After another supremely dominant display from Australia, there can be no doubt of who will come out on top of this Boxing Day Test match.
The only question now is when.
Australia’s battery of fast bowlers, led by the peerless Pat Cummins, relentlessly tore through the Kiwis with minimal fuss with a wonderful bowling display.
Opting not to enforce the follow-on after earning a lead of 319 may bewilder some, but with the third and final Test in Sydney fast approaching, it was prudent to prolong the New Zealanders’ stint in the field while simultaneously allowing Australia’s own quick bowlers the chance to grab some rest.
A just reward for the perfect implementation of their game plan.
However, the brilliant Australian display was assisted by some highly questionable batting tactics from the visitors.
This most problematic of pitches has not been easy to drive on all match — so said plenty of players in their individual innings post-mortems.
So when the Australians dangled the carrot of runs down the ground to tempt the New Zealand batsman into pushing forwards and driving, it should have been easy to ignore.
Yet, like those weak-willed amongst us who dive into the Christmas chocolates every time we pass the oh-so inviting bowl, the Kiwis appeared powerless to resist taking the bait.
The model of how to bat in this Test had been clearly laid out by Travis Head after his grafting century on day two, the South Australian saying that it was “very difficult to drive” and that his “very refined blueprint” involved being tight in defence and waiting for a cut shot or a ball to stay onto his pads.
Those warnings were perhaps too explicit because they were clearly ignored by the majority of New Zealand’s batsmen.
Part of the issue the Kiwis faced was that there was no let-up, with every ball from Australia’s trio of quicks probing at the tourists’ defences.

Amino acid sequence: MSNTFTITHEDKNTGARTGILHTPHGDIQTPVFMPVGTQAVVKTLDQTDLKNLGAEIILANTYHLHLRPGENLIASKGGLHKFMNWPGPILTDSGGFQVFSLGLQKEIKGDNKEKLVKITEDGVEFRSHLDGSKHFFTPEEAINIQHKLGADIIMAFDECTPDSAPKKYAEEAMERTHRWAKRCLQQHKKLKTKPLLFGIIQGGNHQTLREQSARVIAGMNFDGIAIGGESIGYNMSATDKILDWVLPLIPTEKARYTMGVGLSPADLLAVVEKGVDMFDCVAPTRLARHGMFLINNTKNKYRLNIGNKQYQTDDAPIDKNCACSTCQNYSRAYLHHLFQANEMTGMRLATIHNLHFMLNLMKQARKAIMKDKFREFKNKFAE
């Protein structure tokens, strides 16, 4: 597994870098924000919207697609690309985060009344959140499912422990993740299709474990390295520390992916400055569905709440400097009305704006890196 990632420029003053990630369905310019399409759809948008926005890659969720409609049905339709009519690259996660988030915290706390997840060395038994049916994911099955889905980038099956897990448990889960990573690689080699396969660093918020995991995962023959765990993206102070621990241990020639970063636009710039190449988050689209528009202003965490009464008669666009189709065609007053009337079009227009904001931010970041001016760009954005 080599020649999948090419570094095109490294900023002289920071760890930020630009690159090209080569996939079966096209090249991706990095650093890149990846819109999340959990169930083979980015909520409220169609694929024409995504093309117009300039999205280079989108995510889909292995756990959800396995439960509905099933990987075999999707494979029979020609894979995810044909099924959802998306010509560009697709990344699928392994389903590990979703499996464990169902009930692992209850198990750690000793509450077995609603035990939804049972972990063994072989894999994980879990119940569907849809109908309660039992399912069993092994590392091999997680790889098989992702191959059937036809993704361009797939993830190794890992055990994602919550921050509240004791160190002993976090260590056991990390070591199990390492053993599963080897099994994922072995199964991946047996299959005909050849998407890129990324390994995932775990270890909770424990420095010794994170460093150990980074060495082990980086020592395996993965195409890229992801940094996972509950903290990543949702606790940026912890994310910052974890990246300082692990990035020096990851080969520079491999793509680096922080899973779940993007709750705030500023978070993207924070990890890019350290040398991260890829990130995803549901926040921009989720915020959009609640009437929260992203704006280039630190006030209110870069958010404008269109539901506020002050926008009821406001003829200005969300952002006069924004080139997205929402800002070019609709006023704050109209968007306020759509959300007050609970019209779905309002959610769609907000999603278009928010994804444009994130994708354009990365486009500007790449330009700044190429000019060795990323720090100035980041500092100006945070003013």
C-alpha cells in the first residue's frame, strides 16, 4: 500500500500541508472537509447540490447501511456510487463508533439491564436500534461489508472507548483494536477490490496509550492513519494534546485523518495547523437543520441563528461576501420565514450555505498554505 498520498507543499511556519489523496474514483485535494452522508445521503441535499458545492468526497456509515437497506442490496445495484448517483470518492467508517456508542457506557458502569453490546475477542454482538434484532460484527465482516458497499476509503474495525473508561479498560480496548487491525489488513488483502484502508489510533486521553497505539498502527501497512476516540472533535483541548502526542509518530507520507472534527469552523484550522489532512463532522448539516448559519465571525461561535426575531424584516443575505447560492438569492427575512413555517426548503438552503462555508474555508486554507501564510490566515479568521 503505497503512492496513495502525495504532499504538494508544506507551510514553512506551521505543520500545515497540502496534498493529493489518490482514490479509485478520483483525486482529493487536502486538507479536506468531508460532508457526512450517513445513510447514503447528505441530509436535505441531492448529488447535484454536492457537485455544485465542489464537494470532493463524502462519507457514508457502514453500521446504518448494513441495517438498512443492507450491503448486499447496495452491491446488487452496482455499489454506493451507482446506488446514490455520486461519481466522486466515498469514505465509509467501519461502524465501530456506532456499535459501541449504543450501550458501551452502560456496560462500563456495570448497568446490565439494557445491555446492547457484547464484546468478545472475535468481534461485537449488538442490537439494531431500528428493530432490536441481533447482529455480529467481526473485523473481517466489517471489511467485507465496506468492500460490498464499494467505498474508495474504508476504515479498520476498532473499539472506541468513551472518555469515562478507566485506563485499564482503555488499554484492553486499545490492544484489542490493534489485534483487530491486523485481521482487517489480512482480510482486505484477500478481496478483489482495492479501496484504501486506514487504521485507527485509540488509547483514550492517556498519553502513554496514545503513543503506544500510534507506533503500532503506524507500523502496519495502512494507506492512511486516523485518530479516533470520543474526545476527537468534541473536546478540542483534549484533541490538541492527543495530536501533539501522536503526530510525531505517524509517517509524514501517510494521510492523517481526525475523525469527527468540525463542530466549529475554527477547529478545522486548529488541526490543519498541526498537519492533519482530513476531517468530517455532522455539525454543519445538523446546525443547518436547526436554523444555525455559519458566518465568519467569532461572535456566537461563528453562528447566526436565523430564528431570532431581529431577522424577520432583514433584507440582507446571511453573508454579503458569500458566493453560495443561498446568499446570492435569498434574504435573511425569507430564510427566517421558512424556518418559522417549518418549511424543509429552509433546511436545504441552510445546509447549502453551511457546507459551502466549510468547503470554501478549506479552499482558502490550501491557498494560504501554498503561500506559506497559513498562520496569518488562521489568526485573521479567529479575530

Tim Paine was also afforded the luxury of a spin bowler in Nathan Lyon who could hold up an end, allowing for easy rotation between Mitchel Starc, James Pattinson and Cummins.
Tom Latham was a solitary beacon of resistance for the Kiwis before his 144-ball stay came to an abrupt end much in the same manner of his predecessors, prodding away from his body on the front foot to a Cummins delivery that hurtled down the corridor of uncertainty outside off stump.
Tom Latham’s 144-ball 50 was the only meaningful innings for New Zealand. (AP: Andy Brownbill)
New Zealand found itself pressed so far on its metaphorical back foot that it appeared it forgot it was permitted to play off of it — handing Australia easy wickets by repeatedly pushing forwards and snicking to the crouching contingent of men behind.
The day really belonged to Cummins, who was on the money from the very first ball of the day, beating the outside edge of the tourist’s bats with such alacrity one felt compelled to check that they were of regulation width.
Last year, Cummins was close to being the sole beacon of light as he valiantly compiled 63 runs in the fourth innings of a losing cause, as well as taking nine wickets in the match, including 6-27 to run through India in the third innings.